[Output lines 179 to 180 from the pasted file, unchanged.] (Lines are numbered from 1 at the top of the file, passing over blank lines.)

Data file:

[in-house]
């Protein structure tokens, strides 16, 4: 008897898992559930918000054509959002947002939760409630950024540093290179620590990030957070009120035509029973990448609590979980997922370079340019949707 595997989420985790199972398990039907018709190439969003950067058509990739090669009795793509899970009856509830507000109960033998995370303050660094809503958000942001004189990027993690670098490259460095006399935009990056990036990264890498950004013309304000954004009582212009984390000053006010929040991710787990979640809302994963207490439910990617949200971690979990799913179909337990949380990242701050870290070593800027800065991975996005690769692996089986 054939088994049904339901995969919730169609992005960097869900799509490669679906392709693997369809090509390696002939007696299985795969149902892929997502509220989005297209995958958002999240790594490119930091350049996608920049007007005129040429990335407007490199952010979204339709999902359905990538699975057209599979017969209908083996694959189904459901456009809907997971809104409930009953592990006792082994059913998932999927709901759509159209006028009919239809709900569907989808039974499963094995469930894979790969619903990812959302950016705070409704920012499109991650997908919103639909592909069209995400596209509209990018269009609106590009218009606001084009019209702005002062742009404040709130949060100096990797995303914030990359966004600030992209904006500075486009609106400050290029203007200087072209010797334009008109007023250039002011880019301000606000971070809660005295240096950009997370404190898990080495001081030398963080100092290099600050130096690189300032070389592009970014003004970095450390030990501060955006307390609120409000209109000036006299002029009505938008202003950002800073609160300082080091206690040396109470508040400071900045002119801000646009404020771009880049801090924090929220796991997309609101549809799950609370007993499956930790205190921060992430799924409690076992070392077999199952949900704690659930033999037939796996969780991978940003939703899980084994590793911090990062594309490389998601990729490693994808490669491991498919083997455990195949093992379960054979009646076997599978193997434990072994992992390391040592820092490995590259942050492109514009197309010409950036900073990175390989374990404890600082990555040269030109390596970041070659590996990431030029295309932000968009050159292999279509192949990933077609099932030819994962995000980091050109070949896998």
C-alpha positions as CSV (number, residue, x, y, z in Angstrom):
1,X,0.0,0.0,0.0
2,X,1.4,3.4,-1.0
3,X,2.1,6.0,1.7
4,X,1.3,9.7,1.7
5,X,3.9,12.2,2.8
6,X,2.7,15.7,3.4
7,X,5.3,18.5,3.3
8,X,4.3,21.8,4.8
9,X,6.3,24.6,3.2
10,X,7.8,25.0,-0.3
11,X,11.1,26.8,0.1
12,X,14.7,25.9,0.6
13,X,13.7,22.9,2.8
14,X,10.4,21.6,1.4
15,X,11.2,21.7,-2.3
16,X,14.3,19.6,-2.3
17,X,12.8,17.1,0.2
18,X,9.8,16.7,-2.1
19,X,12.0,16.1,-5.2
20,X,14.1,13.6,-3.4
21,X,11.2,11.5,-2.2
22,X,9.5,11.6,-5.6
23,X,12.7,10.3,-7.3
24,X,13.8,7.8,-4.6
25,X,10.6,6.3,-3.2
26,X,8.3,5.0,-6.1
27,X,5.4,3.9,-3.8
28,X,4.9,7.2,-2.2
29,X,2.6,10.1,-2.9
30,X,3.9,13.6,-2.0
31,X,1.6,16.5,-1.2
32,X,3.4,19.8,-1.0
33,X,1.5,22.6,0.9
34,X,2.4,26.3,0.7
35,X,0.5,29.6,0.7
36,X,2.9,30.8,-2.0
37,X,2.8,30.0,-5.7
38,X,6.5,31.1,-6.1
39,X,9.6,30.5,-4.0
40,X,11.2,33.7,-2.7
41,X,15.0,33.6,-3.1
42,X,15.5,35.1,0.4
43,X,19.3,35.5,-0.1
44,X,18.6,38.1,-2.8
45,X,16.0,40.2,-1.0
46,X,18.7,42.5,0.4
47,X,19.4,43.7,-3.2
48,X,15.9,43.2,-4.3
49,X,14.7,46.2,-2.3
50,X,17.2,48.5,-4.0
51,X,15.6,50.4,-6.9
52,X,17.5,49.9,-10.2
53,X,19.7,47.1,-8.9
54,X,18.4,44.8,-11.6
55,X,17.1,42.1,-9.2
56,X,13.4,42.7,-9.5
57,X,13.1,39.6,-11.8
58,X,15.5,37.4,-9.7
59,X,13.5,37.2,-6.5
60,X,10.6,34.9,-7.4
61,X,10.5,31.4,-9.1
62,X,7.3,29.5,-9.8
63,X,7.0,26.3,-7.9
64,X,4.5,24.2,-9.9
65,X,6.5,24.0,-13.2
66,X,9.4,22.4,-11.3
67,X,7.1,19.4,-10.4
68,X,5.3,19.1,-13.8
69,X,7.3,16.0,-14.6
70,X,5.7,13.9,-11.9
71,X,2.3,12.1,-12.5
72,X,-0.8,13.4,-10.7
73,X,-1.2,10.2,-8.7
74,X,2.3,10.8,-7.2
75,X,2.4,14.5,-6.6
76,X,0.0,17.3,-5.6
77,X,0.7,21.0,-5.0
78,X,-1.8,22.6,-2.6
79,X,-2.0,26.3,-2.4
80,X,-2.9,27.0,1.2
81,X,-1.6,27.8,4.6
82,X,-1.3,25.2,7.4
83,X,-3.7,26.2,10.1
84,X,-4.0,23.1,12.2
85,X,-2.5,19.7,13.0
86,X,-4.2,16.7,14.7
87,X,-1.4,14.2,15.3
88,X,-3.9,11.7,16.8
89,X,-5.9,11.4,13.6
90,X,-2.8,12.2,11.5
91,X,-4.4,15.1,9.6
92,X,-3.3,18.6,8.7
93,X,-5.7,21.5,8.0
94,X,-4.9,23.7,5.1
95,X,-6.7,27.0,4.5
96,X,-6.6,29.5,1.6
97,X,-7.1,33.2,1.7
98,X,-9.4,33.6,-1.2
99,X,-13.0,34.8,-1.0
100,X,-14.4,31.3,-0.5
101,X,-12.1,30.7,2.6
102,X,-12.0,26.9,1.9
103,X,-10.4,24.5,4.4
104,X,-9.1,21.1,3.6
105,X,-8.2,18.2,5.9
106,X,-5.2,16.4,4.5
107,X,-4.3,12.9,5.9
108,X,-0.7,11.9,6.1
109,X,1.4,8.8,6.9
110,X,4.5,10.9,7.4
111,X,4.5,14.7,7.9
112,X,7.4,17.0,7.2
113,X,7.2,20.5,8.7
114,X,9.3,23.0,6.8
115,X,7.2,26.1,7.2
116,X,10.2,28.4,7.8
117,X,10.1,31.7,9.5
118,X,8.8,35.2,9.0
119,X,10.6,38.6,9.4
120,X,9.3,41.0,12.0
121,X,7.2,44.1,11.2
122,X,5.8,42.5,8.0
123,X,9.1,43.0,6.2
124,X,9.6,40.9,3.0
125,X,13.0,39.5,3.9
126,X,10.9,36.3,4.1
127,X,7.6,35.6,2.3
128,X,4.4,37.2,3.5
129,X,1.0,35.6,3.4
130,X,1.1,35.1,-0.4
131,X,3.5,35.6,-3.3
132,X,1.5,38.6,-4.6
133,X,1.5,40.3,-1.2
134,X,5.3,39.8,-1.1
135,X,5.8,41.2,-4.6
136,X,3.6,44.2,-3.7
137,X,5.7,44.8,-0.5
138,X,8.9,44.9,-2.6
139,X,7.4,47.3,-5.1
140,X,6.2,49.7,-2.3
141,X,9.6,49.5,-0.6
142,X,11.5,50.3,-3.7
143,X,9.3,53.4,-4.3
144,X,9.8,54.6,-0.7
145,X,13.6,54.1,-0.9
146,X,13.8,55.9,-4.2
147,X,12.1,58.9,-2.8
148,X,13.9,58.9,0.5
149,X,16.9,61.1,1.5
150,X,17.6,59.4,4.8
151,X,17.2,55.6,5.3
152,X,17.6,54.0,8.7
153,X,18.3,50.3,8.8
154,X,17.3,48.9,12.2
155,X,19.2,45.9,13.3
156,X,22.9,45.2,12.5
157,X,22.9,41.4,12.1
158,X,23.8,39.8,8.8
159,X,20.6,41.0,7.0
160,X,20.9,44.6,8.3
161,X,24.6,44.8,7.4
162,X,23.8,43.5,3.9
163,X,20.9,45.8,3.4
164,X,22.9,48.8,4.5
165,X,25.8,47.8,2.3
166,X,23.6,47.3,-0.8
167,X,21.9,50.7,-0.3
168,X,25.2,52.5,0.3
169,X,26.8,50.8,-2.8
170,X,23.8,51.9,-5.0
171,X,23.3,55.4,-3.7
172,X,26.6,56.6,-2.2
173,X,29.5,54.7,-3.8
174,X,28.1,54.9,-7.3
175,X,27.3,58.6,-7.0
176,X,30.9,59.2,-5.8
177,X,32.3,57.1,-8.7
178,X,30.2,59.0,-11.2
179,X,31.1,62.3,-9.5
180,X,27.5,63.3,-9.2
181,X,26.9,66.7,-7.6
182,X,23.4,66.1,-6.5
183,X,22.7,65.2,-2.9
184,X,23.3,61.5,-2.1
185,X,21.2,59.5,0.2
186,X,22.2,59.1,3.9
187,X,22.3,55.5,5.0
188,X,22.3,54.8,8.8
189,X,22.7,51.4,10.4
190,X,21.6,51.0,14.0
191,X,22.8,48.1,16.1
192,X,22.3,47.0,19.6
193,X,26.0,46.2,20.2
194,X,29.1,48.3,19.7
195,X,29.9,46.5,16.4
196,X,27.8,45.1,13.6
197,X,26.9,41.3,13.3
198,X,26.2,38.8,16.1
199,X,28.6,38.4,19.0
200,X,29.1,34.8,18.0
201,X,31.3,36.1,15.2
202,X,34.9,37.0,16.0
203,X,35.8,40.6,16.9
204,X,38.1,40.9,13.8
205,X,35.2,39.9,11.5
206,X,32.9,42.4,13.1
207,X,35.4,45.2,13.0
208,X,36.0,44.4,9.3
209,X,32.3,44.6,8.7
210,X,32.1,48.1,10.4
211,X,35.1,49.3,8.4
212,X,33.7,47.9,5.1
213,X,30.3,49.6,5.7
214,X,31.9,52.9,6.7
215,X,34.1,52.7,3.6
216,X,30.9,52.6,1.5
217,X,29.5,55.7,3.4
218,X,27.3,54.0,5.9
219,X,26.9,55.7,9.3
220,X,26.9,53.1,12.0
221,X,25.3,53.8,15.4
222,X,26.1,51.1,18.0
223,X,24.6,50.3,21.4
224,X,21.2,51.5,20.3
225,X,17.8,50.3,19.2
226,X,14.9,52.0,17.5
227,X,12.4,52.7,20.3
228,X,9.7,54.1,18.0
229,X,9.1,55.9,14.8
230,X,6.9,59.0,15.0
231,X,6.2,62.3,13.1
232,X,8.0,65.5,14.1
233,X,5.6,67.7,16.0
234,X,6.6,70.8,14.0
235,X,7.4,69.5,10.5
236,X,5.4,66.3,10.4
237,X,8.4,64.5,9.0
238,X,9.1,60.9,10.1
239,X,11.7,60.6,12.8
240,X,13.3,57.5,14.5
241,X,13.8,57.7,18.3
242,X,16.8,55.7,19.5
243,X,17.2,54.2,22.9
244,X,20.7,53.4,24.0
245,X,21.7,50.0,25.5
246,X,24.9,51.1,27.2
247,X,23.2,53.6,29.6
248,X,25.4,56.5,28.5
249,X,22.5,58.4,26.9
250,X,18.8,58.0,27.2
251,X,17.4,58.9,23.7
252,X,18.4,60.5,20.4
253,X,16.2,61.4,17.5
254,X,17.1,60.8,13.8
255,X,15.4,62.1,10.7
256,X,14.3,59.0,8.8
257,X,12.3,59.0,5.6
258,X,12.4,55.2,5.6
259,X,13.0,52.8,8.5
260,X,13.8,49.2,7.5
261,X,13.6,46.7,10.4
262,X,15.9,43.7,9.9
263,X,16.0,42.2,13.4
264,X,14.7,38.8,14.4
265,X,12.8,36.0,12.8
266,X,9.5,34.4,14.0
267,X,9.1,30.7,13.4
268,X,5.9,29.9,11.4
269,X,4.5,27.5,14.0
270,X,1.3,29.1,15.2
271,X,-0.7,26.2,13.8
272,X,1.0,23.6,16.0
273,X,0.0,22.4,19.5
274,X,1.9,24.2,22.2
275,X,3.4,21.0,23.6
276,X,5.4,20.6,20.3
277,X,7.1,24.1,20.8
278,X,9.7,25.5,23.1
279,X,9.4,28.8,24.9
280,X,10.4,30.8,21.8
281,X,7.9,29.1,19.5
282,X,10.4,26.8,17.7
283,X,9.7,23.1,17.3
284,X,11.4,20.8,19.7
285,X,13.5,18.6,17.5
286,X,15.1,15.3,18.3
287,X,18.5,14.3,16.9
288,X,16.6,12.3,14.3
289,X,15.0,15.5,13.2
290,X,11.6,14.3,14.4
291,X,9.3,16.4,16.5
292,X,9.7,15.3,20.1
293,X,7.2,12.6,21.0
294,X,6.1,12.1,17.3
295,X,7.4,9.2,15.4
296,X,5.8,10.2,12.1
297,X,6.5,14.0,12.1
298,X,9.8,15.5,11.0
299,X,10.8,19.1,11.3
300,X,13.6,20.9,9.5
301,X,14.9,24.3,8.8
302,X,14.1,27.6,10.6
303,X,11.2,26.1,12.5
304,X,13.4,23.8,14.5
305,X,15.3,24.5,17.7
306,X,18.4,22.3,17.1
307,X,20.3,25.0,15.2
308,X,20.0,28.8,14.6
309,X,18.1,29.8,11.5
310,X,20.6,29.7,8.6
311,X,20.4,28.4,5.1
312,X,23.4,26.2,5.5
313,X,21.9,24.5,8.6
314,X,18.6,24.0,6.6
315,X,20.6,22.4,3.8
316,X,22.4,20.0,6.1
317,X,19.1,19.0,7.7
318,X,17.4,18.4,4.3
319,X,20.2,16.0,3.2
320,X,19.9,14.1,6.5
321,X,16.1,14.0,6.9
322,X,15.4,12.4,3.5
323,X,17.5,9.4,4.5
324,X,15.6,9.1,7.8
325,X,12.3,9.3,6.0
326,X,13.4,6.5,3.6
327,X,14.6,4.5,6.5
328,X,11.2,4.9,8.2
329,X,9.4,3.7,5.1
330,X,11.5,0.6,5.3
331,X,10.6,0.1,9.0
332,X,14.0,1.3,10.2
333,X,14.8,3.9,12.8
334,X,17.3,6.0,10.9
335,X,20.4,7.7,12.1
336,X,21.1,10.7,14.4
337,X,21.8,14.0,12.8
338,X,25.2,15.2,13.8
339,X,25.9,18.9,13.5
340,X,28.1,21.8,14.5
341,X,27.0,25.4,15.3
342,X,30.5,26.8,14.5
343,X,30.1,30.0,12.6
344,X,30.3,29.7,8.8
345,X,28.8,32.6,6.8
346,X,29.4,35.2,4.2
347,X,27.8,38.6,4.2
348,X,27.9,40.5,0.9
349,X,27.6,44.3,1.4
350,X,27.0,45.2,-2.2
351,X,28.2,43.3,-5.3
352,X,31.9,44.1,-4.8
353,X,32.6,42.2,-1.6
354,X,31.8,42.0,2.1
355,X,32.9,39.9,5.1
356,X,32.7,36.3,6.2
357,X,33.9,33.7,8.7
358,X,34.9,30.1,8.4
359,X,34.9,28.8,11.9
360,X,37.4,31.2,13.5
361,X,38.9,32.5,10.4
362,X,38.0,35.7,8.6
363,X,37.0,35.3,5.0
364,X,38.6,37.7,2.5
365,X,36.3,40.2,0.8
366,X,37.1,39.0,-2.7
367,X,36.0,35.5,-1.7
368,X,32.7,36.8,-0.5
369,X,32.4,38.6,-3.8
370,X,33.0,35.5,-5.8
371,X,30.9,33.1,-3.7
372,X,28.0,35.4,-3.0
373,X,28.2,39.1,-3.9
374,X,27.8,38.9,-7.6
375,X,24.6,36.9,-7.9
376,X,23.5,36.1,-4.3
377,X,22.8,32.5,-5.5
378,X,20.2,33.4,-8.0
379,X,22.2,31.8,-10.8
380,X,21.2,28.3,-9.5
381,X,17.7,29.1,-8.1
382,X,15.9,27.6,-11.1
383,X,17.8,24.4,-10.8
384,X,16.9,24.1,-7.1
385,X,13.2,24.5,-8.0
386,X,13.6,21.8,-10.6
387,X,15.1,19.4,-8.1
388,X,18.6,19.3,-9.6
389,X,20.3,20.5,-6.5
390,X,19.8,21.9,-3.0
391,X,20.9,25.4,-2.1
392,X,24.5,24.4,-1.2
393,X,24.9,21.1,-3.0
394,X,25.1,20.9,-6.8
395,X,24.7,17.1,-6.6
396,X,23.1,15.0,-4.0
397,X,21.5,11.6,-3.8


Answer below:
176,X,30.9,59.2,-5.8
177,X,32.3,57.1,-8.7